'Phantom' excels when it's focused on the battle between Demi and Bruni. Thankfully, the filmmakers didn't try to complicate matters by having American actors struggle through Russian accents. Some may find it off putting, but I found it refreshing. All too often filmmakers find themselves trying so hard for perceived authenticity that they don't realize their actors are unable to accurately portray hard-to-perfect accents (Harrison Ford in 'K-19: Widowmaker' is a perfect example of unintended distraction). While the production design lacks the money to really make the visuals pop, 'Phantom' may be worth a look for those interested in historical fiction.

Blu-ray: Vital Disc Stats

This is a 20th Century Fox release. It comes in a standard Blu-ray keepcase with one 25GB single-layer Blu-ray Disc. There's a UltraViolet Digital Copy code included. The back of the case states that it's a Region A release.

Video Review


As mentioned above, the film suffers from the all-too-familiar flatness that usually permeates lower budget digitally filmed movies. The 1080p presentation, for the most part, offers a clear somewhat darkly muted picture, but there are times where the effects of a mini-budget show through.

Since the movie is set within the bowels of a cramped submarine, there isn't much in the way of bright lighting. It's a shadowy affair, punctuated by the yellow interior lights of the sub. Black areas appear flat much of the time. Shadows aren't as well delineated as we're used to seeing. Minor banding can be spotted in a handful of conversation scenes where faces are surrounded by shadows with varying degrees of darkness. The underwater scenes are home to even more banding as the subs cut through black water.

Faces do feature some nice detail, but there are many times that the harsh yellow lighting scrubs it away. The wear and tear of the antique sub is the highlight of the fine detail. Rust, scratches, dents are all visible. It's a good-with-the-bad type of presentation, which is to be expected for a movie with these types of limitations.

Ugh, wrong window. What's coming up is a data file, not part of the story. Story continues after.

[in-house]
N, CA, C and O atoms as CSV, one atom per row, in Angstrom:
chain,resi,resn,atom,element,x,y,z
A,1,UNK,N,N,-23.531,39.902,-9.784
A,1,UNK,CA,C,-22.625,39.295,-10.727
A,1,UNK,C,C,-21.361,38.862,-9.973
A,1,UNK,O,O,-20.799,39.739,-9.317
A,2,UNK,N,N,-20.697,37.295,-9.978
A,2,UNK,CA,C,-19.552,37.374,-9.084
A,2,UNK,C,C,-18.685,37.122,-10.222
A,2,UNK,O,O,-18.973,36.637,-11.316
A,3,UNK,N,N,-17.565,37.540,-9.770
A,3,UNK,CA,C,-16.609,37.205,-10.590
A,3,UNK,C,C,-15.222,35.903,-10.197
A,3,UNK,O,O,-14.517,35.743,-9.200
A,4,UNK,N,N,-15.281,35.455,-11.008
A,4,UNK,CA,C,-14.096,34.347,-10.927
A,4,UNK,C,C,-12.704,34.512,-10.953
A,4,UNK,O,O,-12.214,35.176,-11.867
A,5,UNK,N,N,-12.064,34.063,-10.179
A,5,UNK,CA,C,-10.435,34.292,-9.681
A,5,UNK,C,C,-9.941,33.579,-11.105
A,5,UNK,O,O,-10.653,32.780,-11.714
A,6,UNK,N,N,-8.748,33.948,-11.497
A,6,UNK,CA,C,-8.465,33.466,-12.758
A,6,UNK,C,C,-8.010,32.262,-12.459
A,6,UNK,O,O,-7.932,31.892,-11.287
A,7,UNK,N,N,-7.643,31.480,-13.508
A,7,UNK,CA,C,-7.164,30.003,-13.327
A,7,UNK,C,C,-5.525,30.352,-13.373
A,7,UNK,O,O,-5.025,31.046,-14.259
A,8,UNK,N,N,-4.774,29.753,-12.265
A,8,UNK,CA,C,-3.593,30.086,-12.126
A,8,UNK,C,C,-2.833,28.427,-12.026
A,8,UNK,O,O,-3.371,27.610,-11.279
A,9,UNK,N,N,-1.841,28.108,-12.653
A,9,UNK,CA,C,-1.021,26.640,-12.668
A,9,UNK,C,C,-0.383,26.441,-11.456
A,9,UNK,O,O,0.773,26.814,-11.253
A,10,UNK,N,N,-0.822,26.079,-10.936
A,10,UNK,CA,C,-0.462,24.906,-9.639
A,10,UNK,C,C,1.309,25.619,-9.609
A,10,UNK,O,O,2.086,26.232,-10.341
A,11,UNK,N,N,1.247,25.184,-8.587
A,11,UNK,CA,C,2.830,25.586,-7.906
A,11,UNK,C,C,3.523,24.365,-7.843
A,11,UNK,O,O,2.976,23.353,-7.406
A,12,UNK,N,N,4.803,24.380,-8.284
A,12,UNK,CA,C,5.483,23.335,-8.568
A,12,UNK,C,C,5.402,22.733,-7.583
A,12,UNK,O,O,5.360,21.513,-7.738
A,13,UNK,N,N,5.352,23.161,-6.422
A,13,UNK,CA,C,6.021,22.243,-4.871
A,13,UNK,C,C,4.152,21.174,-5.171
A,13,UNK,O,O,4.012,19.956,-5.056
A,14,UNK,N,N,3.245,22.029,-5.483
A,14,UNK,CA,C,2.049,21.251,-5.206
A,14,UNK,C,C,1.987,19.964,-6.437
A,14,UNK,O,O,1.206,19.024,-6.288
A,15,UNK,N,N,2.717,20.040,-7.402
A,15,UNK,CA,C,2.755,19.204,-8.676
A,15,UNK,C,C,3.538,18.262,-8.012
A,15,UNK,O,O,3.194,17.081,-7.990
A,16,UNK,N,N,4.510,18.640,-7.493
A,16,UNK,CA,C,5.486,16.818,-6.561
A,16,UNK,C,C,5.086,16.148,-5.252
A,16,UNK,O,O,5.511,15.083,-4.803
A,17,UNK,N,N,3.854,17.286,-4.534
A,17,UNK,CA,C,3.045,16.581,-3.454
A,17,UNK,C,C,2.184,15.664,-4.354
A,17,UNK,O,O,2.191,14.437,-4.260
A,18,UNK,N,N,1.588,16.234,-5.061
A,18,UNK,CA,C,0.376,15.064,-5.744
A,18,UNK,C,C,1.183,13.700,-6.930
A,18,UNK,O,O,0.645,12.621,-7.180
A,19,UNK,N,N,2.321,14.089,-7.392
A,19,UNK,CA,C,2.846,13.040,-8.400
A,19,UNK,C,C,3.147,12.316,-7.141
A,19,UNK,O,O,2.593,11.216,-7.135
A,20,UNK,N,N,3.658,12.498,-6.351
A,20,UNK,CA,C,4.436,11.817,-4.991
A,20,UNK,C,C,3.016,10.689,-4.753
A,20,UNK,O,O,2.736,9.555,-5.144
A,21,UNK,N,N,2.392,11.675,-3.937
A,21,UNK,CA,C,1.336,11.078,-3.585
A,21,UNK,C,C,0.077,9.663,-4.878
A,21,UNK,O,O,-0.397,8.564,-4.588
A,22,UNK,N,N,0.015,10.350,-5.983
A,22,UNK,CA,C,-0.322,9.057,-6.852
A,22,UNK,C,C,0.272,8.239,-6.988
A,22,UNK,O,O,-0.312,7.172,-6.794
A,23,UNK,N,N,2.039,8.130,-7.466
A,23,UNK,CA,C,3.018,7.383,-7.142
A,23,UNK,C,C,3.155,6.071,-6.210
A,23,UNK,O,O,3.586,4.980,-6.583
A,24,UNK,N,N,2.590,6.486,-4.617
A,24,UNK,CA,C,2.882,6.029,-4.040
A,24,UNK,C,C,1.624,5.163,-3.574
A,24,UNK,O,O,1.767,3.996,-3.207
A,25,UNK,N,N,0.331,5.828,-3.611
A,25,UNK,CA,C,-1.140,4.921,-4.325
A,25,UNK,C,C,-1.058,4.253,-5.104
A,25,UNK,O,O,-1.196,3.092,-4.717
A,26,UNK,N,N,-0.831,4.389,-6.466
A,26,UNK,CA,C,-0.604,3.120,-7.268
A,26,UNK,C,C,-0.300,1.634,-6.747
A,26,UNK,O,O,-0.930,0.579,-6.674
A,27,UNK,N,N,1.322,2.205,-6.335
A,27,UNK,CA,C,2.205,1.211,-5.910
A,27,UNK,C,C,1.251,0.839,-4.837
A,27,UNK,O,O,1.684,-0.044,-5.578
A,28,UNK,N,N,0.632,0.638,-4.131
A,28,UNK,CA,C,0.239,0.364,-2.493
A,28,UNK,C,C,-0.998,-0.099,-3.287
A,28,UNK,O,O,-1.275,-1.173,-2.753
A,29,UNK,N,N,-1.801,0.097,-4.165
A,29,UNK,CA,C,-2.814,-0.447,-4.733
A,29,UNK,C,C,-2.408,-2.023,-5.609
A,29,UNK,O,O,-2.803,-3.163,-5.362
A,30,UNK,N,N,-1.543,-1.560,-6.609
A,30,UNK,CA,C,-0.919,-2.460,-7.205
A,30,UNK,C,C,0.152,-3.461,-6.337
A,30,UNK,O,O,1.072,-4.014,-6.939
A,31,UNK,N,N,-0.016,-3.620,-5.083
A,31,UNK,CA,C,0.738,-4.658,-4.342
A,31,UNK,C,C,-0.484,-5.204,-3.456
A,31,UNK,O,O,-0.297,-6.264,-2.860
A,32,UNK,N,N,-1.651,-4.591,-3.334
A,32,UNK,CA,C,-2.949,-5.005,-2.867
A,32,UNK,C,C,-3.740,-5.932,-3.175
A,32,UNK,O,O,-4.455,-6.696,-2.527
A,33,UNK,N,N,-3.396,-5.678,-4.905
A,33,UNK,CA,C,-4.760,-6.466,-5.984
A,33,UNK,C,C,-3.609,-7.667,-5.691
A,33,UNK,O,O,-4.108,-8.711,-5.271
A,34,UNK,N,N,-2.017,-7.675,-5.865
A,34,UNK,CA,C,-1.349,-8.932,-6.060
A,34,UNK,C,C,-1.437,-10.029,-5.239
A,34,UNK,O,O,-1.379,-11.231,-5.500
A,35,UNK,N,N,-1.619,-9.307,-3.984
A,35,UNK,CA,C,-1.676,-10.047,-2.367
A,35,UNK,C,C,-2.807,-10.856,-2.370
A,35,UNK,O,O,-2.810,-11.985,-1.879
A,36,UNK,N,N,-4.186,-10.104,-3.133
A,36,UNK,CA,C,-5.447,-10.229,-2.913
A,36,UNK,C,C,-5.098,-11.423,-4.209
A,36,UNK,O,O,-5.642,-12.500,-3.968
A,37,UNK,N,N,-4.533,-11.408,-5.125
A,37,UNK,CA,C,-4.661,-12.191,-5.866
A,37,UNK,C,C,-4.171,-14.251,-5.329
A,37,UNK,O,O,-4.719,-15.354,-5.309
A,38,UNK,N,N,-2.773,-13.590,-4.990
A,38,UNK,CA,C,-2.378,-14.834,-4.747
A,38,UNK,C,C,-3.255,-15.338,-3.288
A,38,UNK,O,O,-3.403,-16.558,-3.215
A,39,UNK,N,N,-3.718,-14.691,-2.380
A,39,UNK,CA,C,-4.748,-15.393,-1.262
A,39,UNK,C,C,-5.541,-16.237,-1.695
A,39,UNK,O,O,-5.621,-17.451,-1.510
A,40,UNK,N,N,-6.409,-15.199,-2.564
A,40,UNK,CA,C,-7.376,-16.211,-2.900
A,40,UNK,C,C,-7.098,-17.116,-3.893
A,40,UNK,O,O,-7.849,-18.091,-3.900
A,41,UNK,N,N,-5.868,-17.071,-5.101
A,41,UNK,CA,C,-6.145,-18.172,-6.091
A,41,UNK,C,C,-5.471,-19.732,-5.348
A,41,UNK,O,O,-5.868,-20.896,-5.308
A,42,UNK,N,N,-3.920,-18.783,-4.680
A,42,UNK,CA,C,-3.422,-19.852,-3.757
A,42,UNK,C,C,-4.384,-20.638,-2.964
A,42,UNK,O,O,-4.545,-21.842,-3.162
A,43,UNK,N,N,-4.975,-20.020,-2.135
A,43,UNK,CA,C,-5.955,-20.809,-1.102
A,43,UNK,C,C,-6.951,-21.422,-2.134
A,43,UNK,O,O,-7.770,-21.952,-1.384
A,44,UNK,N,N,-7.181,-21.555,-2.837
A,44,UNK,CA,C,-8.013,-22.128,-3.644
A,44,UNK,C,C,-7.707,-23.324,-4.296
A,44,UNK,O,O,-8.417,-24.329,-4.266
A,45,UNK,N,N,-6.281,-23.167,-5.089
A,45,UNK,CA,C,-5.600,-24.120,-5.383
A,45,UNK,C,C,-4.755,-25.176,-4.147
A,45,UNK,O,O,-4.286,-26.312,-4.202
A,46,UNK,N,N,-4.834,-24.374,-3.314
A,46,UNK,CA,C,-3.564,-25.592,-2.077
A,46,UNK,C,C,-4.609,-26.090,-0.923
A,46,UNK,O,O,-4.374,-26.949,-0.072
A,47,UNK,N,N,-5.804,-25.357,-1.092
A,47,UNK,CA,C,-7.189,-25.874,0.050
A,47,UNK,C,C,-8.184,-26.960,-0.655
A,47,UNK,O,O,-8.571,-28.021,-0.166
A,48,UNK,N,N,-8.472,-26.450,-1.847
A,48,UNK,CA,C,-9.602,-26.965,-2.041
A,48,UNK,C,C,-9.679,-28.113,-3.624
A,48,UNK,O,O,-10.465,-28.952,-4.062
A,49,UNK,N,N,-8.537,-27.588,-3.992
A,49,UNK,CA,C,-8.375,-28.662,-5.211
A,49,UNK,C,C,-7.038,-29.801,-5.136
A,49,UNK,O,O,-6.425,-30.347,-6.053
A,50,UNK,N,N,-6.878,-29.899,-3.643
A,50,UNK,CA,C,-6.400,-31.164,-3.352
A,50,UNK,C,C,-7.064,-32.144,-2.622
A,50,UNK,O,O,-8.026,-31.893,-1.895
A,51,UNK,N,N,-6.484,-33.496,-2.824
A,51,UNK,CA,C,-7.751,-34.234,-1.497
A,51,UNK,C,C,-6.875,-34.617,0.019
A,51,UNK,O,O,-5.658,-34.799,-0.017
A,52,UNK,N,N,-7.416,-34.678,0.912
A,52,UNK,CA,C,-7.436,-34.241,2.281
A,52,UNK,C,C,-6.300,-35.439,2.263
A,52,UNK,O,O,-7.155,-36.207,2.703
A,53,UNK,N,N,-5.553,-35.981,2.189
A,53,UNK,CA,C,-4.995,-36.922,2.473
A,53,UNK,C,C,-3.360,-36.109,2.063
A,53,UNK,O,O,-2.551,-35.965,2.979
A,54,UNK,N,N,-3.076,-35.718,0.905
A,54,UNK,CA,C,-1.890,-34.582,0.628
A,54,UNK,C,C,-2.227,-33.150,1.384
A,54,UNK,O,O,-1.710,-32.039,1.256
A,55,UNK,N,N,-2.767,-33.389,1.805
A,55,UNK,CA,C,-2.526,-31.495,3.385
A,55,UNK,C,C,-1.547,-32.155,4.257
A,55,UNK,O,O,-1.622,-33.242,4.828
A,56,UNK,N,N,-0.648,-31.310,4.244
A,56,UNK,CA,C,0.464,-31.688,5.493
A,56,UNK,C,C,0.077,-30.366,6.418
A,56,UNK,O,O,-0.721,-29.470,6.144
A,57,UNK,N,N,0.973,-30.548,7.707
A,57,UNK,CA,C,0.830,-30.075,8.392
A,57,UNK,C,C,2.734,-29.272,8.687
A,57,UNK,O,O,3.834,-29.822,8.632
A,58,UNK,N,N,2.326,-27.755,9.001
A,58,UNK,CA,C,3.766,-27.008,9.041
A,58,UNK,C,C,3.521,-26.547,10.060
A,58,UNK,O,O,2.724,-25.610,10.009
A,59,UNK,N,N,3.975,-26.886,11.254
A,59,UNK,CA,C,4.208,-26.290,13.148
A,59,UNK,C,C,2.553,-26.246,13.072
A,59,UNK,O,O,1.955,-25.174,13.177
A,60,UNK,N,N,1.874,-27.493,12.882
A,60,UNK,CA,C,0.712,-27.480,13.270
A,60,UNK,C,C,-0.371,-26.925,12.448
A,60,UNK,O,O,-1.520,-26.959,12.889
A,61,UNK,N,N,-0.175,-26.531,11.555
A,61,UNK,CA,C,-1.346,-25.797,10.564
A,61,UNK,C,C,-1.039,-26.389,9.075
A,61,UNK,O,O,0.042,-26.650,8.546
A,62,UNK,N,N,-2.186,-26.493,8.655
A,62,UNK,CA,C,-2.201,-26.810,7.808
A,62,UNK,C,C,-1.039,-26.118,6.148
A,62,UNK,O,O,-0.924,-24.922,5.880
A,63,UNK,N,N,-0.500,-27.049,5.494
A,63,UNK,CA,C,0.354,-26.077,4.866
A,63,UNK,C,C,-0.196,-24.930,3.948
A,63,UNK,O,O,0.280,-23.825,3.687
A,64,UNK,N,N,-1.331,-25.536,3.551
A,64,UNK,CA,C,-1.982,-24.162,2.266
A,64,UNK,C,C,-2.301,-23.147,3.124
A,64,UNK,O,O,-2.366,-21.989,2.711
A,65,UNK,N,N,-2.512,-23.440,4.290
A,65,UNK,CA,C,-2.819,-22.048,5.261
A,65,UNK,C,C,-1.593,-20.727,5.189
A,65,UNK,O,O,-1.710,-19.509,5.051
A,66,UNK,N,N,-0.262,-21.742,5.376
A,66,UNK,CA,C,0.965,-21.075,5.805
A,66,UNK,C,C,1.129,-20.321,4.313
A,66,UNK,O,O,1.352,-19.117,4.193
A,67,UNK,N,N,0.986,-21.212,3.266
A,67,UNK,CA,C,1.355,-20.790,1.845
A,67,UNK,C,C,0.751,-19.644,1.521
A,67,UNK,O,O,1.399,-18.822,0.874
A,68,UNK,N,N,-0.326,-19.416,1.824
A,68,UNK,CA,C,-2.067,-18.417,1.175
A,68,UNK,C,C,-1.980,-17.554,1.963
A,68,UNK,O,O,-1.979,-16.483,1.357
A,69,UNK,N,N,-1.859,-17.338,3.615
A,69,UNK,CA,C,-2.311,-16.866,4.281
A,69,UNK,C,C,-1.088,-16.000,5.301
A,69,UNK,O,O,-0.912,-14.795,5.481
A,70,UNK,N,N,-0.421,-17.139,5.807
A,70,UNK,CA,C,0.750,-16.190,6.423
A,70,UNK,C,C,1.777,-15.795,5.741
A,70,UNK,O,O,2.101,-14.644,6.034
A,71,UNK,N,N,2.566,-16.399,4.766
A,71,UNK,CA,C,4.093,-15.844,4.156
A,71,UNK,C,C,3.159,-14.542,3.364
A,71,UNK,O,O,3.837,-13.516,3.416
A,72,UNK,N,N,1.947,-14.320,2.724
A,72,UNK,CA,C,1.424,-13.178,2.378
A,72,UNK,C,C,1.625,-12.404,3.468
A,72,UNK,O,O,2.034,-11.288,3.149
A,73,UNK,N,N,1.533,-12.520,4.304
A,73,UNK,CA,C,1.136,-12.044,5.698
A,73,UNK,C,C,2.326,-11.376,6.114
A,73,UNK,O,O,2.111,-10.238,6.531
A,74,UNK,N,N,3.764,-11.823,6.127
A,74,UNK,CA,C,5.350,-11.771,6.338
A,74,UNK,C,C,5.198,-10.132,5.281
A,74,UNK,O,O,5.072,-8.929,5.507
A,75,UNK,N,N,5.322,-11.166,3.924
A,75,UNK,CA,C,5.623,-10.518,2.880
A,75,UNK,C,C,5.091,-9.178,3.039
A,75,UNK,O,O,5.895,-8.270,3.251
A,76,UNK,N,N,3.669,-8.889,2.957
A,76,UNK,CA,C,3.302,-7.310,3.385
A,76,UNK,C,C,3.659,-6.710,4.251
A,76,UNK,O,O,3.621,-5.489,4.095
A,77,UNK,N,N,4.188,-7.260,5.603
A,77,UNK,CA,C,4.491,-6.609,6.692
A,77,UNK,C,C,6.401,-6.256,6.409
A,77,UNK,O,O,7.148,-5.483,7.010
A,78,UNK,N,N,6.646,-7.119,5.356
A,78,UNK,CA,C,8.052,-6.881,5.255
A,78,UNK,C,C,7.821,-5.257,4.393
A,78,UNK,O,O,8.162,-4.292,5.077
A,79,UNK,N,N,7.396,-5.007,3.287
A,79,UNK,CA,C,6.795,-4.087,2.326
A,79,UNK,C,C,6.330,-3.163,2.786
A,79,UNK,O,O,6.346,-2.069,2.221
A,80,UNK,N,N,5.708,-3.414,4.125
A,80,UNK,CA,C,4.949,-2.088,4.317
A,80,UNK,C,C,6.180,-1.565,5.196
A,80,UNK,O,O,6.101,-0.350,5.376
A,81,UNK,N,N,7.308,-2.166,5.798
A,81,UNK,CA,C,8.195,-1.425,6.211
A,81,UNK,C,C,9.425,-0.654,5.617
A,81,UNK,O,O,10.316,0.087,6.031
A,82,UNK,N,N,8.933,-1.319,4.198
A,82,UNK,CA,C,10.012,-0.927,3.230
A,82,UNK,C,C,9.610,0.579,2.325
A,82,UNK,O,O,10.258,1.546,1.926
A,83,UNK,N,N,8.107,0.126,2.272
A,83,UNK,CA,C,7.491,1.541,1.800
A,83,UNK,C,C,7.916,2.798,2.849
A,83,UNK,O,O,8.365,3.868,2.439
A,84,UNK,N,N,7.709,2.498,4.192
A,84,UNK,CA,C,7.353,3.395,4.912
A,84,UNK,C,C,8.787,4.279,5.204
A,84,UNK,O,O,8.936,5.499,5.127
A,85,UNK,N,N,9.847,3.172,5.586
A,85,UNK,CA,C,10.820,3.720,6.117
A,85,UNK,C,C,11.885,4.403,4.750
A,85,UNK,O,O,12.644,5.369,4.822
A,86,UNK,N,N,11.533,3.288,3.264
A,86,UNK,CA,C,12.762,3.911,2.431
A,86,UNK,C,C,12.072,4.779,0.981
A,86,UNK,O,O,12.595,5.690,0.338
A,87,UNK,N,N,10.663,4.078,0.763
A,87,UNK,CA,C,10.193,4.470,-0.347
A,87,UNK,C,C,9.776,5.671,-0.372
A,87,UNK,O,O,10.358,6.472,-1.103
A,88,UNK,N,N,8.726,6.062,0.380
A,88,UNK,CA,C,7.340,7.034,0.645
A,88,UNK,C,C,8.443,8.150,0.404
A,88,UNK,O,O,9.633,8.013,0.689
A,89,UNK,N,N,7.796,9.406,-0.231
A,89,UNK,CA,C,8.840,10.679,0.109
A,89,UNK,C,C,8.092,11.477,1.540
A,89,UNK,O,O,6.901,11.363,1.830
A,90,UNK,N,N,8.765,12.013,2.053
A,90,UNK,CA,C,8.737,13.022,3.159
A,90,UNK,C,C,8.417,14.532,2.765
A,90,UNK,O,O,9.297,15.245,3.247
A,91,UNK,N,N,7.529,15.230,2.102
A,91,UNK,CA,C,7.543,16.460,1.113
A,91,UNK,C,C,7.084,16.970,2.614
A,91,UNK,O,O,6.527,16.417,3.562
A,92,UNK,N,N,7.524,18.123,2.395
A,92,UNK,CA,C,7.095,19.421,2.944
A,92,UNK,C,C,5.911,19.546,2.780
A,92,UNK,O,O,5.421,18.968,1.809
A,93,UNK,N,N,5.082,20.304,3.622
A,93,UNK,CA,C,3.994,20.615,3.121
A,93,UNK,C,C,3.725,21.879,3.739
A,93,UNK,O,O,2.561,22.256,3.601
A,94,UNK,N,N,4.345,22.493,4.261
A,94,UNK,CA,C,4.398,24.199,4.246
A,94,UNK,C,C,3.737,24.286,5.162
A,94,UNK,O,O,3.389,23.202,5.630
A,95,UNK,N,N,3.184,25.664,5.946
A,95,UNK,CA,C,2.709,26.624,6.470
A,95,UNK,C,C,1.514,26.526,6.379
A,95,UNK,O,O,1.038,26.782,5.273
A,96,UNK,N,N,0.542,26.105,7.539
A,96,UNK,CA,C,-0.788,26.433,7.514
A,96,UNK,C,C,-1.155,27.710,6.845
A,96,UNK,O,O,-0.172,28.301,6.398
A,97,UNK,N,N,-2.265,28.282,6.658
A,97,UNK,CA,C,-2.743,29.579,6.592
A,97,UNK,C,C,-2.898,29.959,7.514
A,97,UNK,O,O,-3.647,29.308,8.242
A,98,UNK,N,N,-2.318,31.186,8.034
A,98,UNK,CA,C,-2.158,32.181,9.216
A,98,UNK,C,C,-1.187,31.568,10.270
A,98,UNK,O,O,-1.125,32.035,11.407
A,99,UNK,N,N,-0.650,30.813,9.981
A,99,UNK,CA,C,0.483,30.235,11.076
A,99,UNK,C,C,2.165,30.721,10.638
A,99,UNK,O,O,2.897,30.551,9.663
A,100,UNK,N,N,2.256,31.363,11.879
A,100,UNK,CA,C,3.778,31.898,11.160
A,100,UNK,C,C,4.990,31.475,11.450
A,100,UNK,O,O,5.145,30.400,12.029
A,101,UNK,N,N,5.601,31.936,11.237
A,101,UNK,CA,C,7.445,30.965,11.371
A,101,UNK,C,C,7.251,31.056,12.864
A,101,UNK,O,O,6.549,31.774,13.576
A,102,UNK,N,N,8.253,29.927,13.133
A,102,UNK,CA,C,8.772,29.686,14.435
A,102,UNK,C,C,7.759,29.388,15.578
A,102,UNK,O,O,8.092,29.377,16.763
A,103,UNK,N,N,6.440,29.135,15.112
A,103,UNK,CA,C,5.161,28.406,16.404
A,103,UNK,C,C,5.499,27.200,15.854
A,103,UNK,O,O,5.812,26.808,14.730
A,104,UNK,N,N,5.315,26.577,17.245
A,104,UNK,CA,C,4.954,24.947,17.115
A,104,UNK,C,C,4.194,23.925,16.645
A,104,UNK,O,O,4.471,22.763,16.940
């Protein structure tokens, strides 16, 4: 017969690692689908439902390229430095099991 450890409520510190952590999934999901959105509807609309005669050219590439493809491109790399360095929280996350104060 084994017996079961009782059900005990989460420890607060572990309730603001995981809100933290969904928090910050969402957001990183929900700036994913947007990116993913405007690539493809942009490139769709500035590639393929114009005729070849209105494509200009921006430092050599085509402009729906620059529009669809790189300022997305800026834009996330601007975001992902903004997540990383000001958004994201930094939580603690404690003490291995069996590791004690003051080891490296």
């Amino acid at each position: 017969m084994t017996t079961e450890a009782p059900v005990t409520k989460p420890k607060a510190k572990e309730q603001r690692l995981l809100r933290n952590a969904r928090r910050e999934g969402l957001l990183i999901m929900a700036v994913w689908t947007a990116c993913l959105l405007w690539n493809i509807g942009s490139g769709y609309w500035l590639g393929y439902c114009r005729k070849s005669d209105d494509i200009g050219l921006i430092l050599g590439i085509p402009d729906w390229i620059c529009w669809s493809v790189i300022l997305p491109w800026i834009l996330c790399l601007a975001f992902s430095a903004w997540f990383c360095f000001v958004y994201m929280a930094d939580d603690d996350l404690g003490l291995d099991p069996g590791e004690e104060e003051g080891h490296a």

Audio Review


The clanking and creaking of the sub's hull echoes through the sound field. The rear channels pick up the noises adding depth to the mix. Dialogue is presented cleanly through the center channel. Torpedo explosions are given some nice accompanying low-end bass.

The slight annoyance with 'Phantom's mix seems like it's all or nothing. When the action is heavy, the mix gets really loud and then quiets way down for conversational scenes. The balance sounded a little out of whack at times. Other than that this is an efficiently mixed audio track for a submarine movie.

Special Features

  • Audio Commentary – Director and writer Todd Robinson leads the commentary while Ed Harris throws in a few anecdotes here and there. Robinson talks about his interest in the historical material, how difficult it is to make a movie like this in such cramped quarters, what it was like working with Harris and Duchovny, and the reason behind not trying to use Russian accents.
  • Facing the Apocalypse: Making 'Phantom' (HD, 13 min.) – This is a making-of featurette that focuses on the hardships endured by the cast and crew when it came to filming in such cramped locations on a real submarine.
  • The Real 'Phantom' (HD, 6 min.) – Some circumstantial historical evidence is discussed here. Robinson is joined by historian Kenneth Sewell as they discuss their best educated guess of what went on in that sub. The real mission and purpose of the sub is still classified information by both the U.S. and Russian governments.
  • Jeff Rona: Scoring 'Phantom' (HD, 3 min.) – Composer Jeff Rona talks about creating the score for 'Phantom' and how he tried to make it a submarine-specific musical score.
  • Music Video (HD, 3 min.) – The video is for the song "An Ocean Away."

'Phantom' surprised me with its two leads' ability to carry a rather flat screenplay across the finish line. There's an adequate amount of claustrophobic madness added in for good measure, which reminded me of other confined movies like 'Sunshine.' A seriously corny ending doesn't help matters, but, if you're looking for a movie that's off the beaten path and still stars some recognizable actors, then 'Phantom' is worth a look.